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Italy looks at implementing COVID restrictions amid Omicron

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Italy’s government is considering implementing new COVID restrictions in light of surging cases during the holiday season

Officials in Italy are continuing to seek further information from health authorities in light of the rapidly-rising cases of the new Omicron variant of COVID, with the government right now considering new restrictions as infections rise.

According to local media reports, after holding a meeting with ministers on December 23, Prime Minister Mario Draghi could impose an obligation on the vaccinated to show a negative test to access crowded places, including discos and stadiums.

Negative COVID tests could also be required to enter cinemas and theatres, along with wearing masks outdoors.

Under current rules in Italy, people who have been vaccinated or have recently recovered from the disease have free access to indoor seating at bars and restaurants, museums, cinemas, clubs and sporting events.

“Some measures, such as making masks compulsory even outdoors … could be taken soon,” Franco Locatelli, one of the government’s main scientific advisors, told the newspaper.

Italy’s government is considering implementing new COVID restrictions in light of surging cases during the holiday season

Mandatory vaccines

Italy – where vaccination is already mandatory for healthcare workers, school staff, police and the military – could extend the jab obligation to all workers from January, Corriere della Sera reported.

Italy’s National Health Institute (ISS) stated on Saturday that the Omicron variant is spreading quickly within the country and that new cases have been identified in the country’s north and south.

A total of 84 omicron strain infections have so far been identified.

Rome has this week extended a COVID-19 state of emergency until March 31 2022, with authorities ruling that all visitors arriving from EU nations be tested and receive a negative result prior to their departure.

Anthony Lucas is reporter, presenter and social media producer with ticker News. Anthony holds a Bachelor of Professional Communication, with a major in Journalism from RMIT University as well as a Diploma of Arts and Entertainment journalism from Collarts. He’s previously worked for 9 News, ONE FM Radio and Southern Cross Austerio’s Hit Radio Network. 

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Business

New York Stock Exchange in free fall

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Human error sends the New York Stock Exchange tumbling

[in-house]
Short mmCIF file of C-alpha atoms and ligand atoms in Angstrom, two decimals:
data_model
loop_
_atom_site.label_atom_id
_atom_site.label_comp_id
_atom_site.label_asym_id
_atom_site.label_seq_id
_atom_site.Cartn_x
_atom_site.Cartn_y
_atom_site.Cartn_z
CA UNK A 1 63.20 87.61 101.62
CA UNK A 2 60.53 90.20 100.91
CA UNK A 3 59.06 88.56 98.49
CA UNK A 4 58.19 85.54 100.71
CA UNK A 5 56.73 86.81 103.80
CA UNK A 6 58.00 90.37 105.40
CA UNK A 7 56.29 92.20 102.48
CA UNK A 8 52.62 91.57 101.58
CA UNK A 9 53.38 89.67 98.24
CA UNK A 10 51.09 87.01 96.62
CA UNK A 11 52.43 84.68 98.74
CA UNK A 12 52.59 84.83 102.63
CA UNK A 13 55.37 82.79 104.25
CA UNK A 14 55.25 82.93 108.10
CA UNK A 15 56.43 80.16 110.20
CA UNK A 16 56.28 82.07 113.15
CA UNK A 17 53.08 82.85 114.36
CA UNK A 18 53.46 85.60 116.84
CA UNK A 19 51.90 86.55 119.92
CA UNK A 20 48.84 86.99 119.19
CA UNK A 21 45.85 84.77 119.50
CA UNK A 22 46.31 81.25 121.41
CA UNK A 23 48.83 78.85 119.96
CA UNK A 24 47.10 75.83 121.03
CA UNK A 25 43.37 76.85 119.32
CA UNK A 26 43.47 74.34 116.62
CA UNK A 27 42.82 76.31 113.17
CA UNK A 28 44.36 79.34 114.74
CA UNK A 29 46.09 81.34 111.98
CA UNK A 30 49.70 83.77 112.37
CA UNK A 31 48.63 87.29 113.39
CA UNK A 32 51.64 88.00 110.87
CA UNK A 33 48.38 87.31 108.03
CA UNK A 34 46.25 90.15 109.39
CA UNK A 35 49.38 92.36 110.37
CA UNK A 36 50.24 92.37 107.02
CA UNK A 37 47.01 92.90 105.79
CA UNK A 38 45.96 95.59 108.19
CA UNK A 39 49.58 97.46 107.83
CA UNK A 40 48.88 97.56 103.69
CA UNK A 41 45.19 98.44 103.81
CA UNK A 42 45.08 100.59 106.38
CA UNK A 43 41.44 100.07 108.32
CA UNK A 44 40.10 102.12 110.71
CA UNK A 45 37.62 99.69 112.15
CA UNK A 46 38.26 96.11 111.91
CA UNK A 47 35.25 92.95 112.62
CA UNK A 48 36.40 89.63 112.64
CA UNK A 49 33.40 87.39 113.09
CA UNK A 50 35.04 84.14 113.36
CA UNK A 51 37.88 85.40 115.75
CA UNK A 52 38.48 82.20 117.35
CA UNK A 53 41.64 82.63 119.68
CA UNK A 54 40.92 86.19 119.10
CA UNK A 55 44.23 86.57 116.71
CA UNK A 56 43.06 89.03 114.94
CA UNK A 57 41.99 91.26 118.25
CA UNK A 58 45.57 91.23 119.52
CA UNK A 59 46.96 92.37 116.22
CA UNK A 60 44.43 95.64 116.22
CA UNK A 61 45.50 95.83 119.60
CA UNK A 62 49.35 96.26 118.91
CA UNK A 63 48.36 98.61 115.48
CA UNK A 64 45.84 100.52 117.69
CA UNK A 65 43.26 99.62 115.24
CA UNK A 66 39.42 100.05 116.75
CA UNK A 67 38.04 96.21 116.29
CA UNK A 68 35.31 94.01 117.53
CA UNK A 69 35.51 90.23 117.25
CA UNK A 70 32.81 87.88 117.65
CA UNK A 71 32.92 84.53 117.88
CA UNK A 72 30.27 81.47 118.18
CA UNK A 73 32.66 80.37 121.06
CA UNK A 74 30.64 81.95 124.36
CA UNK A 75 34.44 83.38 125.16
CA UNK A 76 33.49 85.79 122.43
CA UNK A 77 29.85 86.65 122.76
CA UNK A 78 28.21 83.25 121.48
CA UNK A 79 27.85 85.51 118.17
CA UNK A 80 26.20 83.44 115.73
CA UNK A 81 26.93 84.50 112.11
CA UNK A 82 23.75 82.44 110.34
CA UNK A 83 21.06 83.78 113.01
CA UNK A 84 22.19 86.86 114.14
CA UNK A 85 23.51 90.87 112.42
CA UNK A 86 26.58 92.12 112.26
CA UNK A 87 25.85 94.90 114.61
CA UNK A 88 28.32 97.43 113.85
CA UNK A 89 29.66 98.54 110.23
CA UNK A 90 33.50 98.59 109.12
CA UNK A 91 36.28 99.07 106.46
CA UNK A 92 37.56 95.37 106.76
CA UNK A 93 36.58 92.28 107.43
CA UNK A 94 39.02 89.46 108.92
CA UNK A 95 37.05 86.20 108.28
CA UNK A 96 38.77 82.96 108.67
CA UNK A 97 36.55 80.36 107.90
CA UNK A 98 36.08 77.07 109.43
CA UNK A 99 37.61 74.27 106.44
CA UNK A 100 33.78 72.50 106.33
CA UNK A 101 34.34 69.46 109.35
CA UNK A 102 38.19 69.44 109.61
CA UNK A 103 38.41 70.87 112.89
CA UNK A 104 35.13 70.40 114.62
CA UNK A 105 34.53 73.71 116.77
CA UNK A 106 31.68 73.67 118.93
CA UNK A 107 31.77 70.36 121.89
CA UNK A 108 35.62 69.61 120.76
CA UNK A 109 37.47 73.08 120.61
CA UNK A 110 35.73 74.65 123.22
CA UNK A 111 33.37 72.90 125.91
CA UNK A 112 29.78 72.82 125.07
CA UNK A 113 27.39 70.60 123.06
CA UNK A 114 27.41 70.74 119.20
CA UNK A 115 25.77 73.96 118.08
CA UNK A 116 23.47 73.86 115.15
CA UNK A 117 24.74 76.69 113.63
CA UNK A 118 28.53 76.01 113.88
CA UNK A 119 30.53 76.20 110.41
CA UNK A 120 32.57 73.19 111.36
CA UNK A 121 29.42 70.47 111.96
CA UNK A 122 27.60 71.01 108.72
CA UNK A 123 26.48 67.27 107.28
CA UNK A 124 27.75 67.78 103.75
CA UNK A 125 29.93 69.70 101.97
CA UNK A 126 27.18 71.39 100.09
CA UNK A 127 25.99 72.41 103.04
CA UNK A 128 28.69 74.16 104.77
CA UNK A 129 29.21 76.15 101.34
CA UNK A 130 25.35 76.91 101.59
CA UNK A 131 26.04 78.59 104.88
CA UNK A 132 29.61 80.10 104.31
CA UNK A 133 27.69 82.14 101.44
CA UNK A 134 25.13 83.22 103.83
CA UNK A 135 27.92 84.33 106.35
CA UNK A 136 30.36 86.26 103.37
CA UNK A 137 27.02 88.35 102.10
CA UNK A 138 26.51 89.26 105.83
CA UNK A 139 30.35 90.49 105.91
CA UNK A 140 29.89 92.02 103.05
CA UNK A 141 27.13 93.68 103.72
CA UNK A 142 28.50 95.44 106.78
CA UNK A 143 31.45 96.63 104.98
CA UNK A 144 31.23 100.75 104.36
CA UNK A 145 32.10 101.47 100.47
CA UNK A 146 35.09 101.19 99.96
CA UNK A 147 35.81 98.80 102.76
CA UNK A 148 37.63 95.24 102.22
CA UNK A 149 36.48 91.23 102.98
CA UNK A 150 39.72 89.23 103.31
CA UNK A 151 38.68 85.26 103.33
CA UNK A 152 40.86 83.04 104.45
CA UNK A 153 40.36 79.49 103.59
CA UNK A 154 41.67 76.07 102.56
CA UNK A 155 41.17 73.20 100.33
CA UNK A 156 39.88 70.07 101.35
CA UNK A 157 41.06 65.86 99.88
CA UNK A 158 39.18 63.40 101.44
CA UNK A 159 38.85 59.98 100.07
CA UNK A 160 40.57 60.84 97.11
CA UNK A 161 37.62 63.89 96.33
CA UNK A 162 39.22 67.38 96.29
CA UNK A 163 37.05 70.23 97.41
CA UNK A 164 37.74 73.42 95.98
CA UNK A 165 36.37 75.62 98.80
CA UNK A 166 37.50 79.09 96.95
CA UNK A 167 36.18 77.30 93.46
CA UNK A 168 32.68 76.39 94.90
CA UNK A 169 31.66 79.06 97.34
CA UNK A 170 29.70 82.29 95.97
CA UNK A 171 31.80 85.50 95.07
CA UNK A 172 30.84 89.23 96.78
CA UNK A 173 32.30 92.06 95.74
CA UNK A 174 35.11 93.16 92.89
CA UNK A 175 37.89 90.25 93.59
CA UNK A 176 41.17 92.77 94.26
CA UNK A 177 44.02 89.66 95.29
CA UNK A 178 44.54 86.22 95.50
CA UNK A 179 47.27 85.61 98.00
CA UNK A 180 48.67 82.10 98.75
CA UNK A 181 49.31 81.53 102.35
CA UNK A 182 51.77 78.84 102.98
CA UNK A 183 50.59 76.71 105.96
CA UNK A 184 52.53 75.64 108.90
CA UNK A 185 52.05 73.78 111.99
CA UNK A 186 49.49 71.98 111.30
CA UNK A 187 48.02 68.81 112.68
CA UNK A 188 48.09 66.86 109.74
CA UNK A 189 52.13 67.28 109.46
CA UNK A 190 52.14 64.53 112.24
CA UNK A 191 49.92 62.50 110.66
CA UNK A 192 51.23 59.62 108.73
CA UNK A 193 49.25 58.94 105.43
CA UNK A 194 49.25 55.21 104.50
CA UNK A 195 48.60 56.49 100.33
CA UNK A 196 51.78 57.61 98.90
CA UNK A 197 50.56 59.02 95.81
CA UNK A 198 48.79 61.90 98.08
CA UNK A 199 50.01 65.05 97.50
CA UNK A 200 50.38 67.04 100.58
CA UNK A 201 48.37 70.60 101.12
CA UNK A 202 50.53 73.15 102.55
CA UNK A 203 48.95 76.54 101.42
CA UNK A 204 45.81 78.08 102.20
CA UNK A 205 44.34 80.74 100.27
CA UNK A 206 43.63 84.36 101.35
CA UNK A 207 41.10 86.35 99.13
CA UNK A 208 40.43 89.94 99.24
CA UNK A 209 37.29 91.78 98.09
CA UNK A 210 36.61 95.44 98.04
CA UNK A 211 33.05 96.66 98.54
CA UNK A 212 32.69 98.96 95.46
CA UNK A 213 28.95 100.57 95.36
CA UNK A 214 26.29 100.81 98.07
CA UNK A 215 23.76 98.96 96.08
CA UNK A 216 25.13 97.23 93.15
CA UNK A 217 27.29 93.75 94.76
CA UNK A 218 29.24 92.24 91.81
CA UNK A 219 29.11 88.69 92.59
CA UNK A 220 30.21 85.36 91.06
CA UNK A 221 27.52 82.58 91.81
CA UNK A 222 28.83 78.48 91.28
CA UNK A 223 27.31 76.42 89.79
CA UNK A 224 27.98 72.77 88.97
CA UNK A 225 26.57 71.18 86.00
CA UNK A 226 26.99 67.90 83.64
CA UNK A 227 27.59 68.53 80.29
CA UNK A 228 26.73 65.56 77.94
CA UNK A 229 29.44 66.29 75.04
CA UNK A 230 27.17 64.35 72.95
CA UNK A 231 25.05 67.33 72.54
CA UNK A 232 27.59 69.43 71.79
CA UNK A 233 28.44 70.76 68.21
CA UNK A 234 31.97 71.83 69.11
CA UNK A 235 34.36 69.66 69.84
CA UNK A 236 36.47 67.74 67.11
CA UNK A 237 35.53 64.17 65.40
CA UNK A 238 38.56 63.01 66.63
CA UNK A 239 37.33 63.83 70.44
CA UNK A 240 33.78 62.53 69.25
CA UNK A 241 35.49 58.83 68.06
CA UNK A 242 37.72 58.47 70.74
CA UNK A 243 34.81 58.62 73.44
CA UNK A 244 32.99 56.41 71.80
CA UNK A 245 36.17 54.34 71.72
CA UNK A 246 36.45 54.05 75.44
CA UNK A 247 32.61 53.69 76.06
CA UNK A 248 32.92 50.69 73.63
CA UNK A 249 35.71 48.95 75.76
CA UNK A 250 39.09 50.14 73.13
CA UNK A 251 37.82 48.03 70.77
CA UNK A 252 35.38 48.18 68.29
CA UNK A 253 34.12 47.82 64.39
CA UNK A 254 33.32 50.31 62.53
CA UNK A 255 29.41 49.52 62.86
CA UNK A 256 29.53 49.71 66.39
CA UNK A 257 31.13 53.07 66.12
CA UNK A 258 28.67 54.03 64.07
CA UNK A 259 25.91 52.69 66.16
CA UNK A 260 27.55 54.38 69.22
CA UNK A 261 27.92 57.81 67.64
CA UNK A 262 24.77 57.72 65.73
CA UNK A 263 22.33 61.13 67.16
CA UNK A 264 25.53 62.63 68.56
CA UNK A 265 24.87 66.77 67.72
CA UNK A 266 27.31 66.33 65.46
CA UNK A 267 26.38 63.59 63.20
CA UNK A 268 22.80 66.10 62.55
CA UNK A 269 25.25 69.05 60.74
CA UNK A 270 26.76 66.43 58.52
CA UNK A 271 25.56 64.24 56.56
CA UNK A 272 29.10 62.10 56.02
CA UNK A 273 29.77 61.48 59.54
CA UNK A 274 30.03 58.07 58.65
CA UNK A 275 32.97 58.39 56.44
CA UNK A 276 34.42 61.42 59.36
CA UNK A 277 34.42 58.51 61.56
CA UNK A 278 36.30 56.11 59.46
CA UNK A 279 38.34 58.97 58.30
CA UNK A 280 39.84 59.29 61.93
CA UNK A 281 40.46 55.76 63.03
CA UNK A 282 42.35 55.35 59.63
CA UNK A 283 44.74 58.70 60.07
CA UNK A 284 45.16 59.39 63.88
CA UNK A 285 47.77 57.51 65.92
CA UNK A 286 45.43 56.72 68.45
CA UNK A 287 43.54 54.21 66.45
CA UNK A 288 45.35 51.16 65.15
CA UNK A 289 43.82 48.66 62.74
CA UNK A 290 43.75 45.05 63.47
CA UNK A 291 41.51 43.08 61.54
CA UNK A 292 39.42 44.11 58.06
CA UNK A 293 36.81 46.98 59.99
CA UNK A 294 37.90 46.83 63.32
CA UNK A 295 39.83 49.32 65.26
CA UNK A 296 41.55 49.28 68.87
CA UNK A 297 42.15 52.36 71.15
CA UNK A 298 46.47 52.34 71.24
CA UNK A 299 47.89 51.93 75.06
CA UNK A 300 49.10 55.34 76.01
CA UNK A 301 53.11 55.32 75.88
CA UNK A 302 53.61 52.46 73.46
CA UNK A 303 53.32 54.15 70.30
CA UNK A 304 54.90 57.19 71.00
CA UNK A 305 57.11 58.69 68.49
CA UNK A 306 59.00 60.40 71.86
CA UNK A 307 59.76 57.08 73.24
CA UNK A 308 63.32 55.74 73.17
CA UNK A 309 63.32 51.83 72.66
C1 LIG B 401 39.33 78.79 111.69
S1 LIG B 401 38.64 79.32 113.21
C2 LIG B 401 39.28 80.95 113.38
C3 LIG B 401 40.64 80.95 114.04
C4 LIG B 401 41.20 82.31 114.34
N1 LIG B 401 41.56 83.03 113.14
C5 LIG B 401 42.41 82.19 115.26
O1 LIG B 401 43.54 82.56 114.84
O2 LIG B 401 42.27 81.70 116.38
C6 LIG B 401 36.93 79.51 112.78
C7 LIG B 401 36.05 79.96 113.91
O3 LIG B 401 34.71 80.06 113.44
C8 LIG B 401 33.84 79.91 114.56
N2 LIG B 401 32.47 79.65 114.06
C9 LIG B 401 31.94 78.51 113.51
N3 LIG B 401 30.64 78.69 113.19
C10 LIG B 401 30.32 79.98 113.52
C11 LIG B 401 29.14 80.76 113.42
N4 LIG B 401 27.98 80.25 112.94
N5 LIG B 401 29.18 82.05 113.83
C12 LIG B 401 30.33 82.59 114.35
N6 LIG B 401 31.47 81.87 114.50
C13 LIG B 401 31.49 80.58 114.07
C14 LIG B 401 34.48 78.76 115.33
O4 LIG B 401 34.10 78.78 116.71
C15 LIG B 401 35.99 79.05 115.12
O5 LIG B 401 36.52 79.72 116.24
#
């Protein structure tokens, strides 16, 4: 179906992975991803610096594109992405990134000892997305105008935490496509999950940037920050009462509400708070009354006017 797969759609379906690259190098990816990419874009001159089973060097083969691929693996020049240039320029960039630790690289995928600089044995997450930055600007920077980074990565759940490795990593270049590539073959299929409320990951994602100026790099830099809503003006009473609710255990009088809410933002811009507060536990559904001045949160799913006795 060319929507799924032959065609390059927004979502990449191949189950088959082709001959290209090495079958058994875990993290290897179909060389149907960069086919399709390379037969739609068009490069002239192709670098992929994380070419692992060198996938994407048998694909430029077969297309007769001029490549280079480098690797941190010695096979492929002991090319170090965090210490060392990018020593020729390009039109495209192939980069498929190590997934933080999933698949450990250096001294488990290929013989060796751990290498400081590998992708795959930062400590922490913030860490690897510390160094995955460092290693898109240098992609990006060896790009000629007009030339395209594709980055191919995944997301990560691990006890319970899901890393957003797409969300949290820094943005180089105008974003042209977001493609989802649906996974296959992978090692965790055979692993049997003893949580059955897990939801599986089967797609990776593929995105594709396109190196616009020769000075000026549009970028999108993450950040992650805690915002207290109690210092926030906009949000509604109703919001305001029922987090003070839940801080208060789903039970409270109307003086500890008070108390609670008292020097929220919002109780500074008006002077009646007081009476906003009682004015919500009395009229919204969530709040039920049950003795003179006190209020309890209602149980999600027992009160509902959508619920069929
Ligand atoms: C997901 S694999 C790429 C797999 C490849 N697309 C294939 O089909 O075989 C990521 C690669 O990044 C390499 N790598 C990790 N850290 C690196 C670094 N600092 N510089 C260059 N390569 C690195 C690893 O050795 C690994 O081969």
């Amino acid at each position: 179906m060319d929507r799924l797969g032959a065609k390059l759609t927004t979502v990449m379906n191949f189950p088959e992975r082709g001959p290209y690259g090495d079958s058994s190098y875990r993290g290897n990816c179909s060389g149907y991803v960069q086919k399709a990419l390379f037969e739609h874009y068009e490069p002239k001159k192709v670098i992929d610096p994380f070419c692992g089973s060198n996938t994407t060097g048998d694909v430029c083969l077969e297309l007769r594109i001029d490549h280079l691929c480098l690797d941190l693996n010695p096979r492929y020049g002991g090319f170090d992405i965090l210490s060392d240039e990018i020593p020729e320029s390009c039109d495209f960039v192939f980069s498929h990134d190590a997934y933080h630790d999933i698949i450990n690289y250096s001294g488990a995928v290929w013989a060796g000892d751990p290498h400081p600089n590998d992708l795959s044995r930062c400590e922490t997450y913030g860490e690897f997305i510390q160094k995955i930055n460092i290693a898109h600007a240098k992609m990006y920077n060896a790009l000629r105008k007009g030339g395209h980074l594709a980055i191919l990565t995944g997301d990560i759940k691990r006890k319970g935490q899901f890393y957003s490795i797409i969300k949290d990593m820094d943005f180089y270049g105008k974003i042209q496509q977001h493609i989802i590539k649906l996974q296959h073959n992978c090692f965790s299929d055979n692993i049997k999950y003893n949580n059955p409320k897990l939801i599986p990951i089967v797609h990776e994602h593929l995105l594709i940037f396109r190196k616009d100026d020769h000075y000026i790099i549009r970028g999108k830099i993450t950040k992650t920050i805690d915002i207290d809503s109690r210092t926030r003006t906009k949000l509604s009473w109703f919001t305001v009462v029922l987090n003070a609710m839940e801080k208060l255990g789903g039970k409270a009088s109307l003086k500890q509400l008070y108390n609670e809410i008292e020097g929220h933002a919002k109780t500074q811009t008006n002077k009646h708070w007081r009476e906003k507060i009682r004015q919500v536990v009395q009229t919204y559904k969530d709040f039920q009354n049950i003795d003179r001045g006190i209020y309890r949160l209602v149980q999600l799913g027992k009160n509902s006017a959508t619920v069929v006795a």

We’ve all made mistakes at the office from time to time, but spare a thought for one worker who may have single-handedly brought down the New York Stock Exchange with just one tiny error.

The mistake of one employee has wiped billions of dollars off the charts for some of the globe’s largest companies.

The individual reportedly triggered wild swings and volatility on the New York Stock Exchange.

A number of big brand names were caught up in the catastrophe. It included McDonald’s, Walmart, and Mobil.

The NYSE eventually came clean. Officials admitted the“root cause” of the screw-up was a “manual error” from a staff member in the backup data centre.

The employee accidentally left the system running.

That’s why some stocks behaved as if trading had already started, with no opening prices being set, sending the market into a meltdown. #trending #featured

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Sport

Bombshell pro-Russian video emerges from Australian Open

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A bombshell video has emerged of the father of tennis star Novak Djokovic, amplifying the Russian controversy the Australian Open

 
Djokovic’s father was seen posing for pictures with a group of Putin supporters after his son won against Russia’s Andrey Rublev, to qualify for his 10th semi-final.

Russian flags have been banned from the Australian Open, but that didn’t stop one fan.

A man was seen holding a Russian flag with Putin’s face on it and wearing a t-shirt with the pro-war ‘Z’ symbol on it.

Four spectators were questioned by police and evicted from Melbourne Park.

After losing her semi-final, Belarusian Viktoria Azarenka hit back at media when pressed on tennis’ relationship with Russia’s war on Ukraine.

She told reporters incidents like Novak’s father posing with Russian fans have nothing to do with players.

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World

FBI Director discusses classified documents as U.S. lawmakers demand answers

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Bipartisan outrage on Capitol Hill as politicians say the Biden administration is stonewalling their quest for answers

FBI Director Christopher Wray is speaking out for the first time after several batches of classified documents were discovered in U.S. President Joe Biden’s Wilmington home and Washington think tank office.

On Thursday, Wray urged lawmakers and officials to be “conscious of the rules” when dealing with classified documents.

The statements appear to be a veiled criticism of President Biden after news broke that some of the classified papers in the President’s possession date back 14-years ago to when Biden was a Delaware Senator raising questions if this is a pattern for the president to mishandle classified information.

Meanwhile, on Capitol Hill, there is bipartisan outrage as lawmakers say the Biden administration is stonewalling them in their quest for answers.

Currently, both Biden and former President Donald Trump are facing special counsel investigations into their mishandling of classified documents—and just this week, former Vice President Mike Pence turned over classified documents to the DOJ.

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